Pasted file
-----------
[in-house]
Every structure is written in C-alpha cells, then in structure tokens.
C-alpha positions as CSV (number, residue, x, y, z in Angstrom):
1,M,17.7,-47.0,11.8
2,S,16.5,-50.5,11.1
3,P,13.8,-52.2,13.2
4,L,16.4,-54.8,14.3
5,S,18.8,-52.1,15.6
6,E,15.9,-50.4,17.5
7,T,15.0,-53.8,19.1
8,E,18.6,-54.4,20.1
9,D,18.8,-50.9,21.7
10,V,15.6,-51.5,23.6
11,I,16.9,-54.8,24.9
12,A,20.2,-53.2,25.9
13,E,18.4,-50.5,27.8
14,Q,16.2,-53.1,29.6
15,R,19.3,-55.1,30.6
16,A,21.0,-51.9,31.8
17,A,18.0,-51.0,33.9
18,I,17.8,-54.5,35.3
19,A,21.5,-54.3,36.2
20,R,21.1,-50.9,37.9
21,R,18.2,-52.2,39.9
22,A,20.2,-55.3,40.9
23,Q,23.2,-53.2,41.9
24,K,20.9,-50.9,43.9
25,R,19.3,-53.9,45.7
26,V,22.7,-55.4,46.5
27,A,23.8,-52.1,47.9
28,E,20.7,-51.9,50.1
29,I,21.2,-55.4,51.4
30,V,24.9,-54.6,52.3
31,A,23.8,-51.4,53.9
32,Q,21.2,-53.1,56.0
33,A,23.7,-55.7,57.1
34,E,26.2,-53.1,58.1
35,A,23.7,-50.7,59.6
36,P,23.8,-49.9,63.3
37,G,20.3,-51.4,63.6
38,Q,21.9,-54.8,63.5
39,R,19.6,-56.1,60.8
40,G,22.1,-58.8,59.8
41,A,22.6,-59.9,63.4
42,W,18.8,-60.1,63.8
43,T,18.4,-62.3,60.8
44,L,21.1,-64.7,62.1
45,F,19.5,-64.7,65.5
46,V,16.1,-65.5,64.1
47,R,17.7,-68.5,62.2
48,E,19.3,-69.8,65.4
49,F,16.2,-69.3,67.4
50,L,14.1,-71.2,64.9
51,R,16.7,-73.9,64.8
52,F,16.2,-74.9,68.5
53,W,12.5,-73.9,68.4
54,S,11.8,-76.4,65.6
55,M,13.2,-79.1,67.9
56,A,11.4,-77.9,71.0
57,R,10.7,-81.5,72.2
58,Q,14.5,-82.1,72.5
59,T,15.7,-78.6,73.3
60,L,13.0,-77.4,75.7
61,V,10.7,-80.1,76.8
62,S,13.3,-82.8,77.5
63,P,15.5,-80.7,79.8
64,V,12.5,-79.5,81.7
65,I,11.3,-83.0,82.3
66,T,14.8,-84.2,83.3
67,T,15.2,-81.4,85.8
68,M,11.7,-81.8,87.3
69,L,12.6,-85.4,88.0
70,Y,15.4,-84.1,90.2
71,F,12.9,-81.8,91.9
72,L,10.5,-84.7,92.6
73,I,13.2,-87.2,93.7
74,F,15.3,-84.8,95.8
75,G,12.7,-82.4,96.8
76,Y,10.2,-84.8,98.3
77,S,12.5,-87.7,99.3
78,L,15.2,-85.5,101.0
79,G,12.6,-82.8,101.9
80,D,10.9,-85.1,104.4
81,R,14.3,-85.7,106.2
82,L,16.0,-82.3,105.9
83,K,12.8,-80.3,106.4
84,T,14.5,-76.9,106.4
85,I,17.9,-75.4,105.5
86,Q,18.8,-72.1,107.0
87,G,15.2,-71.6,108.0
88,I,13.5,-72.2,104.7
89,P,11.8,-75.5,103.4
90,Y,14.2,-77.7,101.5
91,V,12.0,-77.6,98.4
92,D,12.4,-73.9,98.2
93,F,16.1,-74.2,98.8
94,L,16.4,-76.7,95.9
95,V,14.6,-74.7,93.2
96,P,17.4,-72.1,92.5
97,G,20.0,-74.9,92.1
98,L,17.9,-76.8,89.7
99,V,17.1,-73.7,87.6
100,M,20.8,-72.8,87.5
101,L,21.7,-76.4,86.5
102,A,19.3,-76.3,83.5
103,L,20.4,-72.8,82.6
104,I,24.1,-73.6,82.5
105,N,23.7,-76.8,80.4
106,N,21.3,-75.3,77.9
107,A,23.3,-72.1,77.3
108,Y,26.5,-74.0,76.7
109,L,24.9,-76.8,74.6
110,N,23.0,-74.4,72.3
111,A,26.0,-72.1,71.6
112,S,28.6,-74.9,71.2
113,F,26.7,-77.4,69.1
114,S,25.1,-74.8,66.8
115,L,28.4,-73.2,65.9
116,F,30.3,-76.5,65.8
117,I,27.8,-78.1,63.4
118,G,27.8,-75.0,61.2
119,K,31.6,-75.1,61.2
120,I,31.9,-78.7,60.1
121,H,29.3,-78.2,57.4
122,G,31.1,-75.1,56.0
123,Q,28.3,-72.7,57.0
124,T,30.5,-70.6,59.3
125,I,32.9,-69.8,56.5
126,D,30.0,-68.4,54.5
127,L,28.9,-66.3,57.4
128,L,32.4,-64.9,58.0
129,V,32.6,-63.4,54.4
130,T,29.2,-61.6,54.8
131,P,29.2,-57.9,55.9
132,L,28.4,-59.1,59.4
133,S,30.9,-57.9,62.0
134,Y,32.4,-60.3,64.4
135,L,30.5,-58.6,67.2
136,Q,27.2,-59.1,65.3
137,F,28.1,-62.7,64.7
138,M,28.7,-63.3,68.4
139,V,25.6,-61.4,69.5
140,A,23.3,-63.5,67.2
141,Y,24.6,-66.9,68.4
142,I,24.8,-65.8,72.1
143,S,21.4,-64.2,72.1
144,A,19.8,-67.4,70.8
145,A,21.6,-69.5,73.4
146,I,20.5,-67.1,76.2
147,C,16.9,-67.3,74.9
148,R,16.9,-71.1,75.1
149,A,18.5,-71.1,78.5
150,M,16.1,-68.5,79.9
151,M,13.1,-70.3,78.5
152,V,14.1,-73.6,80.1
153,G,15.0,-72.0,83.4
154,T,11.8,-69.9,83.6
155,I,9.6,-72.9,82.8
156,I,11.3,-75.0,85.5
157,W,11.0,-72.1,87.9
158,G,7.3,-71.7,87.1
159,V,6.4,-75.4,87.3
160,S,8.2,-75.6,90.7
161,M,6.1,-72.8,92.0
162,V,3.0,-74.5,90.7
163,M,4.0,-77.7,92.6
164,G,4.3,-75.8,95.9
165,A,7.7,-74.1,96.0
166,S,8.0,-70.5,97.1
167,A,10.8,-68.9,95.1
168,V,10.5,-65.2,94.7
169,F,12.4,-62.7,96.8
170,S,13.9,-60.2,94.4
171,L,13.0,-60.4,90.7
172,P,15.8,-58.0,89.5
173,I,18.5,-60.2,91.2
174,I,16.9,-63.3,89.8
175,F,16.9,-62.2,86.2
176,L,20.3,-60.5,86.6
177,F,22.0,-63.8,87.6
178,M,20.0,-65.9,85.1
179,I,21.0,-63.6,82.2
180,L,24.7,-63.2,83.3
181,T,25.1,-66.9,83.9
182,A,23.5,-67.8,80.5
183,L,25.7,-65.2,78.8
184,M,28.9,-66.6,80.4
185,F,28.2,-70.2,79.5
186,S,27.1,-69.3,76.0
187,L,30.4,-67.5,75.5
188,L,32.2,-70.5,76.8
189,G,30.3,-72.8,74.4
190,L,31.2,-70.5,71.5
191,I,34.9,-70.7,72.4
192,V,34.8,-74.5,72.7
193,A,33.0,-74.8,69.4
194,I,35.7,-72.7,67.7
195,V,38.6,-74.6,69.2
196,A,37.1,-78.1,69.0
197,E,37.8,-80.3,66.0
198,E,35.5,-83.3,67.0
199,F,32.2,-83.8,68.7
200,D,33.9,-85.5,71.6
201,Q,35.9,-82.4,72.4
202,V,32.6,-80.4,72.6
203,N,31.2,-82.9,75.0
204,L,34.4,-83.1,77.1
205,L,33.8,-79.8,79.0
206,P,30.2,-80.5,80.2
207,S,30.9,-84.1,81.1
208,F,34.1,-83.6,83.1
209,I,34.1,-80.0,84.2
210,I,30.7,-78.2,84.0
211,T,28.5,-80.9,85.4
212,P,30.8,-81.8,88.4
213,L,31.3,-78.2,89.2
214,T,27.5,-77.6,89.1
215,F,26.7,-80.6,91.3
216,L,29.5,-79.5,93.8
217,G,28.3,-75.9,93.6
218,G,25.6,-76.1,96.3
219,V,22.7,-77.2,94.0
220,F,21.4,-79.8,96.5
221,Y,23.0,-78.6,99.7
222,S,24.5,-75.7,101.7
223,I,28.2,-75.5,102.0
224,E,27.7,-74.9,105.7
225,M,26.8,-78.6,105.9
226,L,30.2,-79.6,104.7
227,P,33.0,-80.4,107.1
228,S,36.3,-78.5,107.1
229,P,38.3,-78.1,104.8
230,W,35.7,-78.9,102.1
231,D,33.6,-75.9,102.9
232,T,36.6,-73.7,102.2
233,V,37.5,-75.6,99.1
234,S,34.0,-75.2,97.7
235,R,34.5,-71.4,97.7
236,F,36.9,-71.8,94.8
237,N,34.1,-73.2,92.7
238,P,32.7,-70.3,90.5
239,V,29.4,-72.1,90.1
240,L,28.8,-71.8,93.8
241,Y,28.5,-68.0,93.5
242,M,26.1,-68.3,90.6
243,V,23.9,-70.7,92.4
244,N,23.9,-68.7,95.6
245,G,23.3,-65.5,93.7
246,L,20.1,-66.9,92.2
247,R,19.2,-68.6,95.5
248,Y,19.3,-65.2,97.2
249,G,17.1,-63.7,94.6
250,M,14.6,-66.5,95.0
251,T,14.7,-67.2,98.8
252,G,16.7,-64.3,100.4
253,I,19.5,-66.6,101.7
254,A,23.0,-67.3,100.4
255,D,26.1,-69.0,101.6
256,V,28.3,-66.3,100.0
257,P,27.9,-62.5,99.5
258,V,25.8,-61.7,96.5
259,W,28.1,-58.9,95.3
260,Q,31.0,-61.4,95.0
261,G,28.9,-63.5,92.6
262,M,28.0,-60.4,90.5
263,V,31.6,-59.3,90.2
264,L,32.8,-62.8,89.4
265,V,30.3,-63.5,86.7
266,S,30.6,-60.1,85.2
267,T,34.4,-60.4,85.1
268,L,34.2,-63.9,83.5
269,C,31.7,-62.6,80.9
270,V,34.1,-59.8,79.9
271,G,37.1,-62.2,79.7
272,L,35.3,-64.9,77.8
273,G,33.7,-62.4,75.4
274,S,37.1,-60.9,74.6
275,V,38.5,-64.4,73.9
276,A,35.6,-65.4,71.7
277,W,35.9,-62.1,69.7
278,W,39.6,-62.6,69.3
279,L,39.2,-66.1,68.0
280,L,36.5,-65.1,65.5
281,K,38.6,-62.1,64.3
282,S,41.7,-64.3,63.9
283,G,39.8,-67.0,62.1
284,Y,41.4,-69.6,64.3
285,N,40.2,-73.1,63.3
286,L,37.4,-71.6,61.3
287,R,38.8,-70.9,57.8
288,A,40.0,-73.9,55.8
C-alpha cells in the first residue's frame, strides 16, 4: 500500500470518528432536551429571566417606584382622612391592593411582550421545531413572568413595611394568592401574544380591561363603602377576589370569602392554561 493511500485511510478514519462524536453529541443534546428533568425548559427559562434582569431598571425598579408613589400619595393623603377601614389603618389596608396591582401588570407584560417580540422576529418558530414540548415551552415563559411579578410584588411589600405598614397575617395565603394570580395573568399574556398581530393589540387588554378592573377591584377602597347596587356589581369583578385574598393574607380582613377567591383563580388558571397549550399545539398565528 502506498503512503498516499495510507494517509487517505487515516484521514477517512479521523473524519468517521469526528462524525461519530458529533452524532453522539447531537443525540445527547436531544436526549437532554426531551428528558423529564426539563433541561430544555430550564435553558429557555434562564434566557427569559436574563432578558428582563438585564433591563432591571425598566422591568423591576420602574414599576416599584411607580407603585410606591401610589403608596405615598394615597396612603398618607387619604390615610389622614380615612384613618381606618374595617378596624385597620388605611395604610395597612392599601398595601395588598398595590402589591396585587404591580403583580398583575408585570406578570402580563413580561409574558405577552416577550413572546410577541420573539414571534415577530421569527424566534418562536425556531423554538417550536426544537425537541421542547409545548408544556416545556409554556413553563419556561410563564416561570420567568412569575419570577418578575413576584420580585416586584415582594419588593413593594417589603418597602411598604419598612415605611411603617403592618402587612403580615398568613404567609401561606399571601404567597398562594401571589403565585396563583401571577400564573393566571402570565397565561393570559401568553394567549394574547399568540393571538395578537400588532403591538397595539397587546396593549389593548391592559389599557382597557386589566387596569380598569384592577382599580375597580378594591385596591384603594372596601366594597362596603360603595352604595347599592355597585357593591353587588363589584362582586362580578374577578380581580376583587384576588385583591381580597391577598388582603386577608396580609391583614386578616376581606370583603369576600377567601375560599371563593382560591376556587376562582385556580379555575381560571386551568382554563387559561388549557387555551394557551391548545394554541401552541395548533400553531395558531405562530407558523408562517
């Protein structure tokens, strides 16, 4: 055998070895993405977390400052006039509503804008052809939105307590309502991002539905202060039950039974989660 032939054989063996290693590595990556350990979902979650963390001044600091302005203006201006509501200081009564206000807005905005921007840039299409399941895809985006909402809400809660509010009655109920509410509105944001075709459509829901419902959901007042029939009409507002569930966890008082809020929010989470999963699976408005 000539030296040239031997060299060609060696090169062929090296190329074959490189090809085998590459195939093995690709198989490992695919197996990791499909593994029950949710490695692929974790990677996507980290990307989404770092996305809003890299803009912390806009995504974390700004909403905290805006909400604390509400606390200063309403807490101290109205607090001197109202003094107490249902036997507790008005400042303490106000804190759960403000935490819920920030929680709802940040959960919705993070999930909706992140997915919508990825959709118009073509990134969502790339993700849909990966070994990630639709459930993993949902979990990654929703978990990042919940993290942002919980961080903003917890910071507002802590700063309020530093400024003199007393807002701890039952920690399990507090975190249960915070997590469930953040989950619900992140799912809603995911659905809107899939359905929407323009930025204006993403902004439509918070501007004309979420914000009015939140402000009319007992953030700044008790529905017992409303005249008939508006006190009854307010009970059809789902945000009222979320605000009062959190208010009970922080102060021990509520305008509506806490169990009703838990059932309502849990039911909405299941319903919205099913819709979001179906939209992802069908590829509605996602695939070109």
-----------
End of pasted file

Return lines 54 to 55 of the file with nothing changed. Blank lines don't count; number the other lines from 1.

51,R,16.7,-73.9,64.8
52,F,16.2,-74.9,68.5